Portrait of Professor Shanton Chang

Professor Shanton Chang finds it easy to relate to international students. He first became one at the age of 11.

That’s when he left his Malaysian hometown of Kuching to study in Singapore. A decade later, he was off to Perth for university.

“It would be a mistake to think that I know what all international students are going through, because we're from different generations,” he says. “But I need to at least make an effort to find out.”

That effort has taken many forms. In the 1990s, while completing his PhD, he joined the National Liaison Committee for International Students, a peak body for international students in Australia. As National Convener, he helped design the first skilled migration program for these students.

And now, as a Professor at University of Melbourne’s Faculty of Engineering and IT, he’s conducting research into how technology impacts their behaviour and decision-making. For instance, he’s looked at the role and impact of WeChat on Chinese students’ academic activities.

Professor Chang is also his faculty’s Associate Dean (International), and determined to help students work and interact across cultures.

“When you’re 18, most people would go with what’s in their comfort zone, so the onus is actually on the universities to provide an environment where cultures can mix,” he says.

He says such environments help combat one of the biggest challenges for international students: loneliness.

Professor Chang’s student workshops on improving employability stress the importance of mental and physical health.

“It’s almost like talking about wellbeing by stealth,” he says. “One of the things I always say to students is, ‘if you’re not well, you can’t be a good student’.”

A ‘role model’ for international students

It’s not hard to find students who have benefited from Professor Chang’s mentorship.

Ying Zhang took two of his subjects as part of her Master of Information Systems.

“He taught us all the technical skills and knowledge, but I think that beyond that, he was also training us to be successful in life,” she says.

Ying describes her former Professor as someone who genuinely cares. She recalls him taking students to an acting class, where they learnt body language techniques to help them feel more confident. He also signed up for WeChat, so that he could join the students’ online groups and answer their questions after hours.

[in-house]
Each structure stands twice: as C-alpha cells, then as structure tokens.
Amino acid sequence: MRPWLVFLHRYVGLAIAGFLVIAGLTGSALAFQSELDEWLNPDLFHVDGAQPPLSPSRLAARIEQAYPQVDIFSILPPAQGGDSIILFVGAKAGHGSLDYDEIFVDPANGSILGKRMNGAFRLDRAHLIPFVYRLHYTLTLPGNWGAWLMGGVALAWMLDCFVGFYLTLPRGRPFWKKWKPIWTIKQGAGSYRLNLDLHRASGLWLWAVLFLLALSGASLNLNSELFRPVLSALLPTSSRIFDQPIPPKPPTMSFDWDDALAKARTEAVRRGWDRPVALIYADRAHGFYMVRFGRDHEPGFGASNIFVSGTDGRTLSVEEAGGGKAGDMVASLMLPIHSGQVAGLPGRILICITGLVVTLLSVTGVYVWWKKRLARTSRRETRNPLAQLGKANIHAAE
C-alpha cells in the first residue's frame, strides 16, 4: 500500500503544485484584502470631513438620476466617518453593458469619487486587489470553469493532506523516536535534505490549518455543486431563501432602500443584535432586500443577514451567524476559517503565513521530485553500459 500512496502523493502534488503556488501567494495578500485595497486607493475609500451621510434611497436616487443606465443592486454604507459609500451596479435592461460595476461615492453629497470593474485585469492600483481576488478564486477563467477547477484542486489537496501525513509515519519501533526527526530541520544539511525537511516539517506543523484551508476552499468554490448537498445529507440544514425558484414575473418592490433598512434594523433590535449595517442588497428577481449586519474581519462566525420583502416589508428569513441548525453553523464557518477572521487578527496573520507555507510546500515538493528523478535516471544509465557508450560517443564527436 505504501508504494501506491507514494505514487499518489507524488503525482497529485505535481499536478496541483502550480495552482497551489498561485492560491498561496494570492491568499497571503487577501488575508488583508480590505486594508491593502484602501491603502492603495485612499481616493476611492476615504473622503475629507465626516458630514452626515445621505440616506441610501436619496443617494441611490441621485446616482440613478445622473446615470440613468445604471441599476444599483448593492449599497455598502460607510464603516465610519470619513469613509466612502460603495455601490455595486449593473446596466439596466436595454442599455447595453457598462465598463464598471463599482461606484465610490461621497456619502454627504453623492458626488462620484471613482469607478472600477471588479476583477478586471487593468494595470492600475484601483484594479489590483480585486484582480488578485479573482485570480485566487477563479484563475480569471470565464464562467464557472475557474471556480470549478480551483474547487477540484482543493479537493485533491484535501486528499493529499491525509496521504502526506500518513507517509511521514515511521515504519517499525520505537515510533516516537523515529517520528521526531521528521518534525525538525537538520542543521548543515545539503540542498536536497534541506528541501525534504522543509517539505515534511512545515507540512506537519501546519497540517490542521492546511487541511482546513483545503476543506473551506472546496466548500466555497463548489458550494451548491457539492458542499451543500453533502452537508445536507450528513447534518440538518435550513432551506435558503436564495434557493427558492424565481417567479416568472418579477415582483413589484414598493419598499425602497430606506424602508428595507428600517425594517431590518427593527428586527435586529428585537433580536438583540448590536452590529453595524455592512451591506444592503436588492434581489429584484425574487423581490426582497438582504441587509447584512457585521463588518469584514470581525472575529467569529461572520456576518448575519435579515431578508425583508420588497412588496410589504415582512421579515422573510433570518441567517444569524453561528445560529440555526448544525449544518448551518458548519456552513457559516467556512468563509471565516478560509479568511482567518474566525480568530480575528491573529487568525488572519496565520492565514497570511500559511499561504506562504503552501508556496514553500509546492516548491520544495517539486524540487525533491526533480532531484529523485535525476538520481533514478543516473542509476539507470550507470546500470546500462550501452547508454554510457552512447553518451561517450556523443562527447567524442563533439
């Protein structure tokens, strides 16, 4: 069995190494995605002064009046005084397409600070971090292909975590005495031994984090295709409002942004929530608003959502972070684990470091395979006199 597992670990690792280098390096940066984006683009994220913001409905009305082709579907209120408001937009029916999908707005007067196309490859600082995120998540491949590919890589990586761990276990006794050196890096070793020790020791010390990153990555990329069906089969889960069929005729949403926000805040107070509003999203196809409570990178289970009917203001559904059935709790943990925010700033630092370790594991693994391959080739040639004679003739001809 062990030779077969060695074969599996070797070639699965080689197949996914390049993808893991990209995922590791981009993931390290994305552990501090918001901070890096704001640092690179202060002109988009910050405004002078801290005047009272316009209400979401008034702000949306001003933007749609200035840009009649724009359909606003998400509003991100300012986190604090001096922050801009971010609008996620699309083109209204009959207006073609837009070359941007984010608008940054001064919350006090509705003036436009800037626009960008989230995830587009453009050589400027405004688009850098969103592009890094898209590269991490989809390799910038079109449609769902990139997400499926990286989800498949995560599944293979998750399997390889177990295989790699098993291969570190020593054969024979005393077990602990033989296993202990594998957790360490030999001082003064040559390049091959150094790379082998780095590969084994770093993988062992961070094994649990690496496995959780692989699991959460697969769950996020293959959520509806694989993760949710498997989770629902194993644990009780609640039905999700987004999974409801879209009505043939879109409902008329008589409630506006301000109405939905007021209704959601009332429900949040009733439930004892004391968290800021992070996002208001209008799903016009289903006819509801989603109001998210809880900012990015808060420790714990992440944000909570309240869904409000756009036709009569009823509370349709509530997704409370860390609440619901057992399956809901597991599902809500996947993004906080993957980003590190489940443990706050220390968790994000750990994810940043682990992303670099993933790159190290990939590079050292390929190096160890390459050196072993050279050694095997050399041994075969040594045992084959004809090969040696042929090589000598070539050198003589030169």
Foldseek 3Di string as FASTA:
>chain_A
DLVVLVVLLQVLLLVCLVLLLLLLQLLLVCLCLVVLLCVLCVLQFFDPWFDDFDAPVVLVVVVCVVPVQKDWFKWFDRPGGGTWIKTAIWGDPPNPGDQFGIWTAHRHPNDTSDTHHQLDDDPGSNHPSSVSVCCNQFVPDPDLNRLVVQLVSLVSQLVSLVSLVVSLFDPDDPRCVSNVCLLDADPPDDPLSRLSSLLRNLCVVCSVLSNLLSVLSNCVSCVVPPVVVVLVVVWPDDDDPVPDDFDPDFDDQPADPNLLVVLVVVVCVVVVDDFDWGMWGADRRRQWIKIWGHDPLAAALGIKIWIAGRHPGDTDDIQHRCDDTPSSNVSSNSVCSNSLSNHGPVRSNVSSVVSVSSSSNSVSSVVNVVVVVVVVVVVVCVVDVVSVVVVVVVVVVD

“He really sees what’s hindering international students. It’s the language skills, it’s the cultural understanding of Australian society, it’s understanding how the tech industry works and how to apply for a job [in Australia],” Ying says.

“Shanton did a lot of work to help us get to know Australian society and culture, and to introduce us to other people in his professional network.”

But there was one moment that particularly touched Ying.

During a lesson on presentations, Professor Chang re-enacted how he used to present when he was a student; softly spoken and reading nervously from a script.

“That image just struck me so heavily because Shanton, in my eyes, has always been so eloquent and confident whenever he needs to speak in front of hundreds of people,” Ying says.

“That gap made me realise he’s actually come a long way as well. He wasn’t born that confident and eloquent. I realised that if I give it enough time, I can also improve the skills that I’ve always wanted to improve.”

Ying had initially planned to return to China after a few years of working in Australia. But that class led to a change in heart.

She applied for a competitive graduate program at a major real estate advertising company, the REA Group.

“I think for my cohort, about 500 people applied and they would only take one person, and I was having a lot of self-doubt about whether I could make it,” she says.

“But every time I had that self-doubt, I just reminded myself that even for a person like Shanton who’s so successful and confident today had once been timid and not very confident. But it’s all about practising and perseverance.”

Ying got into the program. A year and a half later, she transitioned into a full-time business analyst role.

“Shanton and I still keep in touch from time to time,” Ying says. “Whenever something comes up or he knows someone who could be helpful, he would just send messages and let me know, and I’m really grateful.”

“He’s like a role model for me.”

Professor Chang presenting to a group of students.
Ying Zhang, University of Melbourne graduation.
Professor Chang won an Excellence Award from the International Education Association of Australia in 2021

More than economic gains



In 2021 Professor Chang’s efforts were recognised with an Excellence Award from the International Education Association of Australia.

Given the disruptions caused to universities during the pandemic, the sector is now taking steps to ensure students feel even more welcome and supported.

In 2019 alone, international education contributed around $40 billion to the Australian economy.

But Professor Chang says the benefits aren’t just to our economy.

“The things that you invest in are the growth you see after students graduate and their willingness to give back to future generations of students,” he says.

“All I have to do is ask them, ‘Hey, can you come and talk in a panel, and answer some questions and mentor some of the younger students?’, and the answer is usually yes.”